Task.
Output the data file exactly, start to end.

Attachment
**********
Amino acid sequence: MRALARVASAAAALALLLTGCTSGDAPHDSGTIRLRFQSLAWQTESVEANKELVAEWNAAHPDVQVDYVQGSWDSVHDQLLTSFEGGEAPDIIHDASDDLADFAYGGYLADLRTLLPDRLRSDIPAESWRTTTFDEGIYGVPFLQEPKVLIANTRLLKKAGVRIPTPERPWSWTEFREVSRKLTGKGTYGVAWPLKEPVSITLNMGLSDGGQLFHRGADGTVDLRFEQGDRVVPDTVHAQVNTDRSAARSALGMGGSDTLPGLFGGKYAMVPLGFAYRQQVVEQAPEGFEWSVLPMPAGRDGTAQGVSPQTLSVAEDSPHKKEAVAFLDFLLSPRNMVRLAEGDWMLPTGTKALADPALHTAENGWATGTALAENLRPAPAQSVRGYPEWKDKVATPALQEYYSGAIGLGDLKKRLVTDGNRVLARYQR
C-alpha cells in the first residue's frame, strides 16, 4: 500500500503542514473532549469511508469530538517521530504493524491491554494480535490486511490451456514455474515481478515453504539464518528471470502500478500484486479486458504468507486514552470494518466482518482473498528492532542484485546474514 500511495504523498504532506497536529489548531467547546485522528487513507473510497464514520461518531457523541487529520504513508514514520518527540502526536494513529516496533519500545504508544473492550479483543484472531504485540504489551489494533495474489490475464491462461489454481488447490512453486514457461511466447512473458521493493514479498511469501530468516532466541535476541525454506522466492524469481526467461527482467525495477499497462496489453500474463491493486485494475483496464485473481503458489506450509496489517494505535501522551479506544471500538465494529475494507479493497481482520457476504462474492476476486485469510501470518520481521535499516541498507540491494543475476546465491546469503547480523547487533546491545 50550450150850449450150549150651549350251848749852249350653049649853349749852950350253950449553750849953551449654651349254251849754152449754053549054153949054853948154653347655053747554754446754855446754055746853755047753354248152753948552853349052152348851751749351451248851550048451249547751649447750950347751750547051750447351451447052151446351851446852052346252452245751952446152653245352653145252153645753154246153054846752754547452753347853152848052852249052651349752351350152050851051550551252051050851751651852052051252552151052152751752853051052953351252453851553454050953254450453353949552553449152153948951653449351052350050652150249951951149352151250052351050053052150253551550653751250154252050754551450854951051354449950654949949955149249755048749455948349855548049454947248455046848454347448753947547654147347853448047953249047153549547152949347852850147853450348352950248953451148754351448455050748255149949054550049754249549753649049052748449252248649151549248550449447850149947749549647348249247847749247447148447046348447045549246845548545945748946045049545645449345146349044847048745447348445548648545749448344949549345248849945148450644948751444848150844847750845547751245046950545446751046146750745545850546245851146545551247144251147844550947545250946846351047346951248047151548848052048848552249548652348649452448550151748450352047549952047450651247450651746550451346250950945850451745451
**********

Amino acid sequence: MRALARVASAAAALALLLTGCTSGDAPHDSGTIRLRFQSLAWQTESVEANKELVAEWNAAHPDVQVDYVQGSWDSVHDQLLTSFEGGEAPDIIHDASDDLADFAYGGYLADLRTLLPDRLRSDIPAESWRTTTFDEGIYGVPFLQEPKVLIANTRLLKKAGVRIPTPERPWSWTEFREVSRKLTGKGTYGVAWPLKEPVSITLNMGLSDGGQLFHRGADGTVDLRFEQGDRVVPDTVHAQVNTDRSAARSALGMGGSDTLPGLFGGKYAMVPLGFAYRQQVVEQAPEGFEWSVLPMPAGRDGTAQGVSPQTLSVAEDSPHKKEAVAFLDFLLSPRNMVRLAEGDWMLPTGTKALADPALHTAENGWATGTALAENLRPAPAQSVRGYPEWKDKVATPALQEYYSGAIGLGDLKKRLVTDGNRVLARYQR
C-alpha cells in the first residue's frame, strides 16, 4: 500500500503542514473532549469511508469530538517521530504493524491491554494480535490486511490451456514455474515481478515453504539464518528471470502500478500484486479486458504468507486514552470494518466482518482473498528492532542484485546474514 500511495504523498504532506497536529489548531467547546485522528487513507473510497464514520461518531457523541487529520504513508514514520518527540502526536494513529516496533519500545504508544473492550479483543484472531504485540504489551489494533495474489490475464491462461489454481488447490512453486514457461511466447512473458521493493514479498511469501530468516532466541535476541525454506522466492524469481526467461527482467525495477499497462496489453500474463491493486485494475483496464485473481503458489506450509496489517494505535501522551479506544471500538465494529475494507479493497481482520457476504462474492476476486485469510501470518520481521535499516541498507540491494543475476546465491546469503547480523547487533546491545 50550450150850449450150549150651549350251848749852249350653049649853349749852950350253950449553750849953551449654651349254251849754152449754053549054153949054853948154653347655053747554754446754855446754055746853755047753354248152753948552853349052152348851751749351451248851550048451249547751649447750950347751750547051750447351451447052151446351851446852052346252452245751952446152653245352653145252153645753154246153054846752754547452753347853152848052852249052651349752351350152050851051550551252051050851751651852052051252552151052152751752853051052953351252453851553454050953254450453353949552553449152153948951653449351052350050652150249951951149352151250052351050053052150253551550653751250154252050754551450854951051354449950654949949955149249755048749455948349855548049454947248455046848454347448753947547654147347853448047953249047153549547152949347852850147853450348352950248953451148754351448455050748255149949054550049754249549753649049052748449252248649151549248550449447850149947749549647348249247847749247447148447046348447045549246845548545945748946045049545645449345146349044847048745447348445548648545749448344949549345248849945148450644948751444848150844847750845547751245046950545446751046146750745545850546245851146545551247144251147844550947545250946846351047346951248047151548848052048848552249548652348649452448550151748450352047549952047450651247450651746550451346250950945850451745451